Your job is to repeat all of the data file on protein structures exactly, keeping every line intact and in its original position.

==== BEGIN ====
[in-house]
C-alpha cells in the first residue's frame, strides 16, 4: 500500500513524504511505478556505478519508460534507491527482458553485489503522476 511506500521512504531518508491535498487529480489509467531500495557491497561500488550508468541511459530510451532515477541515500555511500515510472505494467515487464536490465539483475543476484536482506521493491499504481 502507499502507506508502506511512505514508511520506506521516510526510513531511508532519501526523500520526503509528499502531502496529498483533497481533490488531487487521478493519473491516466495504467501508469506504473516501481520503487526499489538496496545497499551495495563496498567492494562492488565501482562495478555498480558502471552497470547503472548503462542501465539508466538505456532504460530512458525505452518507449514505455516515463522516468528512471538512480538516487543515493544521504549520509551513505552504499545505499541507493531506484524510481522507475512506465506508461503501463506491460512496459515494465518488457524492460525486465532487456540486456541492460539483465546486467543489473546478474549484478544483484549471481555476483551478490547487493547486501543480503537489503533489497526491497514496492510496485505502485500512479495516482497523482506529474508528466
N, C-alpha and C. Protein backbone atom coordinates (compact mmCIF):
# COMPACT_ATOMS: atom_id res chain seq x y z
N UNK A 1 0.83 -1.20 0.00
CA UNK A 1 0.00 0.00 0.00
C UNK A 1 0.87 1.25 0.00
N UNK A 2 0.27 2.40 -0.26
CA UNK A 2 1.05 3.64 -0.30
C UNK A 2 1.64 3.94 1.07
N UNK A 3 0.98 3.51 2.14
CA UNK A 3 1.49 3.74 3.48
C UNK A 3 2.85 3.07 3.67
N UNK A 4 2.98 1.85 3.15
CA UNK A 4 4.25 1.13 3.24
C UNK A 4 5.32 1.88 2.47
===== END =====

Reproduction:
[in-house]
C-alpha cells in the first residue's frame, strides 16, 4: 500500500513524504511505478556505478519508460534507491527482458553485489503522476 511506500521512504531518508491535498487529480489509467531500495557491497561500488550508468541511459530510451532515477541515500555511500515510472505494467515487464536490465539483475543476484536482506521493491499504481 502507499502507506508502506511512505514508511520506506521516510526510513531511508532519501526523500520526503509528499502531502496529498483533497481533490488531487487521478493519473491516466495504467501508469506504473516501481520503487526499489538496496545497499551495495563496498567492494562492488565501482562495478555498480558502471552497470547503472548503462542501465539508466538505456532504460530512458525505452518507449514505455516515463522516468528512471538512480538516487543515493544521504549520509551513505552504499545505499541507493531506484524510481522507475512506465506508461503501463506491460512496459515494465518488457524492460525486465532487456540486456541492460539483465546486467543489473546478474549484478544483484549471481555476483551478490547487493547486501543480503537489503533489497526491497514496492510496485505502485500512479495516482497523482506529474508528466
N, C-alpha and C. Protein backbone atom coordinates (compact mmCIF):
# COMPACT_ATOMS: atom_id res chain seq x y z
N UNK A 1 0.83 -1.20 0.00
CA UNK A 1 0.00 0.00 0.00
C UNK A 1 0.87 1.25 0.00
N UNK A 2 0.27 2.40 -0.26
CA UNK A 2 1.05 3.64 -0.30
C UNK A 2 1.64 3.94 1.07
N UNK A 3 0.98 3.51 2.14
CA UNK A 3 1.49 3.74 3.48
C UNK A 3 2.85 3.07 3.67
N UNK A 4 2.98 1.85 3.15
CA UNK A 4 4.25 1.13 3.24
C UNK A 4 5.32 1.88 2.47